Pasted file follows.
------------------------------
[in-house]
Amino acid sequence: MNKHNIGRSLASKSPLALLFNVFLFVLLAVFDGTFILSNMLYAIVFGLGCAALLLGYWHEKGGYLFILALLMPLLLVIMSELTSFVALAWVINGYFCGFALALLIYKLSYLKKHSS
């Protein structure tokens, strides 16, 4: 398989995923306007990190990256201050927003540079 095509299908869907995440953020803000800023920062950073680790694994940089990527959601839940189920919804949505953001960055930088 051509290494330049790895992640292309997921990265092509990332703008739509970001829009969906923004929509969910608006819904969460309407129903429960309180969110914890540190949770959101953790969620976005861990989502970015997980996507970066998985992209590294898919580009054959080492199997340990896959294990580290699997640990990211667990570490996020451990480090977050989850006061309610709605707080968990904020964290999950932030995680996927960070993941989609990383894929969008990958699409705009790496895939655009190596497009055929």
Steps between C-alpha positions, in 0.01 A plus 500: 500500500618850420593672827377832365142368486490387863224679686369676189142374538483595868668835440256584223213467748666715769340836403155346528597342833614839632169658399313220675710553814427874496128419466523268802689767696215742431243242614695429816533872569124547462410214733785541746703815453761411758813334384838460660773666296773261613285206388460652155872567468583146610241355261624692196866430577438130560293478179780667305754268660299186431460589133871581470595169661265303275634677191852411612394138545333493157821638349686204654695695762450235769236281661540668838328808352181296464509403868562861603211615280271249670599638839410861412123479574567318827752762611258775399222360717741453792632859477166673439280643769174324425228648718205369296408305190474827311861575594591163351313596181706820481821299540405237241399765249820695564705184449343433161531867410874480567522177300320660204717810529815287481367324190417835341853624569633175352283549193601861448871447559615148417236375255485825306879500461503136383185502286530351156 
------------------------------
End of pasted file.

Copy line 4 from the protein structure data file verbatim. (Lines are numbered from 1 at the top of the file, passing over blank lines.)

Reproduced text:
Steps between C-alpha positions, in 0.01 A plus 500: 500500500618850420593672827377832365142368486490387863224679686369676189142374538483595868668835440256584223213467748666715769340836403155346528597342833614839632169658399313220675710553814427874496128419466523268802689767696215742431243242614695429816533872569124547462410214733785541746703815453761411758813334384838460660773666296773261613285206388460652155872567468583146610241355261624692196866430577438130560293478179780667305754268660299186431460589133871581470595169661265303275634677191852411612394138545333493157821638349686204654695695762450235769236281661540668838328808352181296464509403868562861603211615280271249670599638839410861412123479574567318827752762611258775399222360717741453792632859477166673439280643769174324425228648718205369296408305190474827311861575594591163351313596181706820481821299540405237241399765249820695564705184449343433161531867410874480567522177300320660204717810529815287481367324190417835341853624569633175352283549193601861448871447559615148417236375255485825306879500461503136383185502286530351156 